Released SAS sniper enjoying first free weekend at home
SAS sniper Danny Nightingale is enjoying his first weekend at home after being released from jail following his appeal victory.
The 37-year-old received a hero's return as he arrived back at his home in Crewe late last night, with family and friends gathered alongside a large "Welcome Back" banner.
Sergeant Nightingale told reporters he would spend the weekend with his family before renewing the fight to clear his name.
Sgt Nightingale was originally given 18 months' military detention for illegally possessing a pistol and ammunition, before three appeal judges cut the term to a suspended 12 months on Thursday, prompting his release.
Nightingale will fight to get conviction overturned
SAS Sergeant Danny Nightingale, who was freed after having his 18-month sentence for illegally possessing a gun reduced on appeal, has told ITV News that he held onto the weapon for so long because of "the hectic pace of life."
He said: "I'd just brought my best friend home in a coffin. It was an emotional period."
SAS sniper Danny Nightingale has said he is determined to fight to clear his name. Reunited with his family after being sentenced to 18 months in prison for possessing an illegal firearm and ammunition, Danny said he wanted to continue to serve in the "the pinnacle of the British forces."
Freed SAS sniper Danny Nightingale told ITV News he was overwhelmed by the support he had received from the public. He said being away from his family, in particular his "amazing" wife Sally, was the hardest thing about his stay in prison. He said:
"The hardest thing was firstly, not being with the family, and then I am young, I am used to being outdoors, I am used to running around. It was hard being there and not being with my family. "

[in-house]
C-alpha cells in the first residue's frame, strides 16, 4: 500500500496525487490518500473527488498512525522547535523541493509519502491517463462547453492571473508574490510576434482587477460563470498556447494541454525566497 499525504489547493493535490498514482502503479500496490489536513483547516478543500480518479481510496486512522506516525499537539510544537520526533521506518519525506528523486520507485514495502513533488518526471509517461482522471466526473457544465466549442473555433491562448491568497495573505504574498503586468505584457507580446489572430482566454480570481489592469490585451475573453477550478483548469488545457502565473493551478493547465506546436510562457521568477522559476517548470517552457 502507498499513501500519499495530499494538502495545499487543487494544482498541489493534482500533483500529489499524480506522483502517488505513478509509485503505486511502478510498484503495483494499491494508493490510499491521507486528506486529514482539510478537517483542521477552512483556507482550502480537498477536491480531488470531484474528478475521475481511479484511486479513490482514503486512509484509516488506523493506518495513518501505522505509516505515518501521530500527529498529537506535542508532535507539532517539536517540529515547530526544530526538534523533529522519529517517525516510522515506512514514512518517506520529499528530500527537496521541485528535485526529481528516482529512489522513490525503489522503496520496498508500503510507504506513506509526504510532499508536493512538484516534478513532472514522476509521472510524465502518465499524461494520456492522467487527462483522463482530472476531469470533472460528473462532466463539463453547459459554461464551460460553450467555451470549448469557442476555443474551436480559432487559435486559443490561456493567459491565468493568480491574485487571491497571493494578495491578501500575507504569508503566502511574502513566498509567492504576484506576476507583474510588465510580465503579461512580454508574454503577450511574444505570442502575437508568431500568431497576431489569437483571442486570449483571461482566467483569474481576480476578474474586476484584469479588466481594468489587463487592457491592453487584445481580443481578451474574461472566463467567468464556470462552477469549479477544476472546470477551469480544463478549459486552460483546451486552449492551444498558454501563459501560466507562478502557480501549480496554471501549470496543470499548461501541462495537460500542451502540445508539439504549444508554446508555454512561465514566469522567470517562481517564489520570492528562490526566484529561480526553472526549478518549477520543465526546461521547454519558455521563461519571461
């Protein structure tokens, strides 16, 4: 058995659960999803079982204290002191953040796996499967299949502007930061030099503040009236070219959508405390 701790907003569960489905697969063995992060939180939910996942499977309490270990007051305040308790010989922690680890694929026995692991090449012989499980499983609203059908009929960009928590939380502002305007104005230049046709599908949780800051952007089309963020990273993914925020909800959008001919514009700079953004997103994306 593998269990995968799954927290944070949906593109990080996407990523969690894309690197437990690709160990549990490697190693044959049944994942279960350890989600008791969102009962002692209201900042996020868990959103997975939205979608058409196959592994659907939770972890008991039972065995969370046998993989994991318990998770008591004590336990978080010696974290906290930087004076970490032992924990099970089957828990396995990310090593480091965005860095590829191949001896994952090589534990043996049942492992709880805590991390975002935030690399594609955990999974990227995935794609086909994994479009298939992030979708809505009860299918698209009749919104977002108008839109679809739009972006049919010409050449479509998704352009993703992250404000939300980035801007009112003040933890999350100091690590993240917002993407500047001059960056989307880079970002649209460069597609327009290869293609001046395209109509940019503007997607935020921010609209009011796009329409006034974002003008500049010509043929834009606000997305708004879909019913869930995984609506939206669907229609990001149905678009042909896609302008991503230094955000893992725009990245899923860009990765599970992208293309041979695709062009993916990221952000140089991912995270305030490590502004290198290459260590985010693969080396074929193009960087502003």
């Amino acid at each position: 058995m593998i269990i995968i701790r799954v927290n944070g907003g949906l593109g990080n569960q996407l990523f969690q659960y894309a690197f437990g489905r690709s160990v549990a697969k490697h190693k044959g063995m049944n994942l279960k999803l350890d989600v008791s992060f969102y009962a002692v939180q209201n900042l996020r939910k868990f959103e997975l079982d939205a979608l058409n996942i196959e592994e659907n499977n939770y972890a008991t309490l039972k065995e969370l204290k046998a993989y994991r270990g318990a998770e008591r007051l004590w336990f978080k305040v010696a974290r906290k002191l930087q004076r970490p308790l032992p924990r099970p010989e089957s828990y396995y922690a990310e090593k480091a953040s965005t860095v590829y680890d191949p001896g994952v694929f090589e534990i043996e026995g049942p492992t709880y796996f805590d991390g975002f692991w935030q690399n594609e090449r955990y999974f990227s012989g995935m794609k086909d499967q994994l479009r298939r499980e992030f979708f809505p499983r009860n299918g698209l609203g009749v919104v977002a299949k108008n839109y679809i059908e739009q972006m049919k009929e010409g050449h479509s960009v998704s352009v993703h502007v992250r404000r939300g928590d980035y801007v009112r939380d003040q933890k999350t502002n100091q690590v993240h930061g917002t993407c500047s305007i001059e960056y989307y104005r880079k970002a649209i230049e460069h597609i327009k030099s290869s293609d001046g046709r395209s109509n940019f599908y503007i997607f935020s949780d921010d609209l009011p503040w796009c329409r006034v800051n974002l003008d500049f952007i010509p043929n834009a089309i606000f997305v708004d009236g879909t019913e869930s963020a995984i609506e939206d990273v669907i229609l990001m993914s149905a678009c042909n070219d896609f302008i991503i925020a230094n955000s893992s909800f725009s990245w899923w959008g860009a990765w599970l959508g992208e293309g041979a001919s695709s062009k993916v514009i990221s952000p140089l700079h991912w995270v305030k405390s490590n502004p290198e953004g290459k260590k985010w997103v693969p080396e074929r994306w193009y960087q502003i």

"Sally has been amazing in this, [...] she has been so courageous in how she has conducted herself, and the dignity in how she has done it has been great. The public's support has been very very humbling, it has been such a humbling experience."
Freed SAS sniper describes trauma of being locked up
Freed SAS sniper Danny Nightingale has said he feared for his family while jailed for illegally possessing a pistol. He told The Sun:
It was traumatic being locked up - it was like the shock of capture. I’ve been to far worse places but in those places I was outside and not confined. I’ve done a lot of things in my work, but this is the hardest because of the fear that it could rip my family apart.
But he revealed his joy upon finally being reunited with his wife Sally and daughters Mara and Alys.
Mara only said three words when she saw me - "Daddy you’re home" - but it meant the world. She doesn’t even say that much when I’ve been away on a six-month tour of duty.
It feels awesome to have my girls in my arms. Words can’t explain how I feel to be free and surrounded by my family again. I’m back with my wife and my daughters and that’s what counts. You can’t beat that feeling.